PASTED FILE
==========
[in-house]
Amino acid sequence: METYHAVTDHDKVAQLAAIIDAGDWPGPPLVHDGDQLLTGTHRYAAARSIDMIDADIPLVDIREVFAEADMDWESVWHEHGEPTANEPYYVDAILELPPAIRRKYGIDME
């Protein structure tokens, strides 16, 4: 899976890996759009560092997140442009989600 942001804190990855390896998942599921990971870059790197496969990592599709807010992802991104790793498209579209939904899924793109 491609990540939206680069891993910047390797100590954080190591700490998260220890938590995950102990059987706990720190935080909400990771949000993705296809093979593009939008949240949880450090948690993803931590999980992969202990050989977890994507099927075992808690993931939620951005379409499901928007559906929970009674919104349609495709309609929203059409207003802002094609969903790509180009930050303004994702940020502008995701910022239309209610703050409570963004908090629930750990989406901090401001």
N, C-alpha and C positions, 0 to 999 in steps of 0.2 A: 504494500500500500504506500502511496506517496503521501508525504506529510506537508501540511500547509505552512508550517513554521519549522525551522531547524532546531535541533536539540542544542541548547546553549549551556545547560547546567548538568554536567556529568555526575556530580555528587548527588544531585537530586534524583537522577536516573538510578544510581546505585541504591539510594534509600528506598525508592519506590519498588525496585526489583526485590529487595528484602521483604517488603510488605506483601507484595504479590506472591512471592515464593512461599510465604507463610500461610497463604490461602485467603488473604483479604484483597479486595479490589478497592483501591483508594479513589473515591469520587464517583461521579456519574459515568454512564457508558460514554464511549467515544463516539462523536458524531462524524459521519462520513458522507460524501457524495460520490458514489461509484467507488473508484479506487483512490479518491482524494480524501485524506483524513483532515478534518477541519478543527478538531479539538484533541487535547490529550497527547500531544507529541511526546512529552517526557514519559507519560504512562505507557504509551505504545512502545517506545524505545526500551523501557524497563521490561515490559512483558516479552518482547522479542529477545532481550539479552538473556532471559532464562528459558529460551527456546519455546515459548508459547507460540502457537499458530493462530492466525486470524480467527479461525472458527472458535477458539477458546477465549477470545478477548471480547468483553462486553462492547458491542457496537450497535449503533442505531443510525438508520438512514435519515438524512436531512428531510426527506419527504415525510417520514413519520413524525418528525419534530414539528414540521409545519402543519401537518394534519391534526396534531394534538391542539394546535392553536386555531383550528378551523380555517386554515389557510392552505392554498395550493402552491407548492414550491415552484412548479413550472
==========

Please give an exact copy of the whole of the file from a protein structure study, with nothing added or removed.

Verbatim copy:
[in-house]
Amino acid sequence: METYHAVTDHDKVAQLAAIIDAGDWPGPPLVHDGDQLLTGTHRYAAARSIDMIDADIPLVDIREVFAEADMDWESVWHEHGEPTANEPYYVDAILELPPAIRRKYGIDME
């Protein structure tokens, strides 16, 4: 899976890996759009560092997140442009989600 942001804190990855390896998942599921990971870059790197496969990592599709807010992802991104790793498209579209939904899924793109 491609990540939206680069891993910047390797100590954080190591700490998260220890938590995950102990059987706990720190935080909400990771949000993705296809093979593009939008949240949880450090948690993803931590999980992969202990050989977890994507099927075992808690993931939620951005379409499901928007559906929970009674919104349609495709309609929203059409207003802002094609969903790509180009930050303004994702940020502008995701910022239309209610703050409570963004908090629930750990989406901090401001």
N, C-alpha and C positions, 0 to 999 in steps of 0.2 A: 504494500500500500504506500502511496506517496503521501508525504506529510506537508501540511500547509505552512508550517513554521519549522525551522531547524532546531535541533536539540542544542541548547546553549549551556545547560547546567548538568554536567556529568555526575556530580555528587548527588544531585537530586534524583537522577536516573538510578544510581546505585541504591539510594534509600528506598525508592519506590519498588525496585526489583526485590529487595528484602521483604517488603510488605506483601507484595504479590506472591512471592515464593512461599510465604507463610500461610497463604490461602485467603488473604483479604484483597479486595479490589478497592483501591483508594479513589473515591469520587464517583461521579456519574459515568454512564457508558460514554464511549467515544463516539462523536458524531462524524459521519462520513458522507460524501457524495460520490458514489461509484467507488473508484479506487483512490479518491482524494480524501485524506483524513483532515478534518477541519478543527478538531479539538484533541487535547490529550497527547500531544507529541511526546512529552517526557514519559507519560504512562505507557504509551505504545512502545517506545524505545526500551523501557524497563521490561515490559512483558516479552518482547522479542529477545532481550539479552538473556532471559532464562528459558529460551527456546519455546515459548508459547507460540502457537499458530493462530492466525486470524480467527479461525472458527472458535477458539477458546477465549477470545478477548471480547468483553462486553462492547458491542457496537450497535449503533442505531443510525438508520438512514435519515438524512436531512428531510426527506419527504415525510417520514413519520413524525418528525419534530414539528414540521409545519402543519401537518394534519391534526396534531394534538391542539394546535392553536386555531383550528378551523380555517386554515389557510392552505392554498395550493402552491407548492414550491415552484412548479413550472